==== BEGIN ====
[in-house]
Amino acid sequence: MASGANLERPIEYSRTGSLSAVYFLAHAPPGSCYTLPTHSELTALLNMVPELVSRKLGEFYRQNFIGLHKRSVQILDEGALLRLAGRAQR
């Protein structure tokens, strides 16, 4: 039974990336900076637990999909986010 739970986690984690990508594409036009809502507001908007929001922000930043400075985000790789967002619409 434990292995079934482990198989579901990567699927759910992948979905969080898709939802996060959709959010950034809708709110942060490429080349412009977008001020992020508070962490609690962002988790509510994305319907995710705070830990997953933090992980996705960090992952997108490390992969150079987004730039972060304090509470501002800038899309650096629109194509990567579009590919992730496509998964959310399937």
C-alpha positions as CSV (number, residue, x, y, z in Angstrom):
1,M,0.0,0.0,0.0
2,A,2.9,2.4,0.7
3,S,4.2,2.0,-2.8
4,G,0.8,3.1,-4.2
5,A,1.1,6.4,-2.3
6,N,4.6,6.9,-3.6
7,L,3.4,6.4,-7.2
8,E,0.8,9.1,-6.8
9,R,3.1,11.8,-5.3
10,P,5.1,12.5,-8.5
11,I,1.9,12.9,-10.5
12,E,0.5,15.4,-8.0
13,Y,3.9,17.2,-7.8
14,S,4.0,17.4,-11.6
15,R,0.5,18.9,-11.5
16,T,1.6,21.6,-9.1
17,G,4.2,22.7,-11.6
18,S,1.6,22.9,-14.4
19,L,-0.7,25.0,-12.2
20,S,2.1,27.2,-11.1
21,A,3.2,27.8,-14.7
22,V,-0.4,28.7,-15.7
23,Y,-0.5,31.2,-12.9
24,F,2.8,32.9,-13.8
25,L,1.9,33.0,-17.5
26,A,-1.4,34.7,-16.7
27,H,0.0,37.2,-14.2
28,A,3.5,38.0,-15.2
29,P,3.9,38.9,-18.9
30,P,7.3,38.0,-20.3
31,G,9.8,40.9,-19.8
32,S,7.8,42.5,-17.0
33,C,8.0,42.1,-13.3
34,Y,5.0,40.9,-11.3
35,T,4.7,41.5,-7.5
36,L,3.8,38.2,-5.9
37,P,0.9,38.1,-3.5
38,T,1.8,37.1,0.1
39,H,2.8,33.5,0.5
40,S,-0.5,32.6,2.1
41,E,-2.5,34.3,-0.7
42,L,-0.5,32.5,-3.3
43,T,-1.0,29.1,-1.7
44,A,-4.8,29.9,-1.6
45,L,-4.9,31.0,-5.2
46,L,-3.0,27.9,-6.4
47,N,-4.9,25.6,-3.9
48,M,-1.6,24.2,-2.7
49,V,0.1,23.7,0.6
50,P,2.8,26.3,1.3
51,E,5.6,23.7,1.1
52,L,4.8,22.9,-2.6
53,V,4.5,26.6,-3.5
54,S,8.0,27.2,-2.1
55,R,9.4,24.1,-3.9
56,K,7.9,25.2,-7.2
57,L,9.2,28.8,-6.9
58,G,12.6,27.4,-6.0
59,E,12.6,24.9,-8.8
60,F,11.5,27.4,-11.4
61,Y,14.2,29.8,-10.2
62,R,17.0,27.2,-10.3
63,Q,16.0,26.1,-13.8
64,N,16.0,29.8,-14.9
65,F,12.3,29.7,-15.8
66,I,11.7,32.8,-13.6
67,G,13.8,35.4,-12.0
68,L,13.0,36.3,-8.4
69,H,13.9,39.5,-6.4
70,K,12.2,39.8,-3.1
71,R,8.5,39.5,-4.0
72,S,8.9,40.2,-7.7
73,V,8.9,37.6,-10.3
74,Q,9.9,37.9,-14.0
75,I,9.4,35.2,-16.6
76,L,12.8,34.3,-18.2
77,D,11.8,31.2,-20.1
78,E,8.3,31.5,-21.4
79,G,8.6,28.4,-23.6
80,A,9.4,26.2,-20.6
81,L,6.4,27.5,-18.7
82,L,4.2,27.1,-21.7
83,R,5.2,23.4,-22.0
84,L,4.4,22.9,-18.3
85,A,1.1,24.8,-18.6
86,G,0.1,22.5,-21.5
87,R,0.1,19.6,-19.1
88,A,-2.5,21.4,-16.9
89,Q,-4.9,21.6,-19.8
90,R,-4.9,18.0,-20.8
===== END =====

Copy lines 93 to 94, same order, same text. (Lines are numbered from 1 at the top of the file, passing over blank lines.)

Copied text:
89,Q,-4.9,21.6,-19.8
90,R,-4.9,18.0,-20.8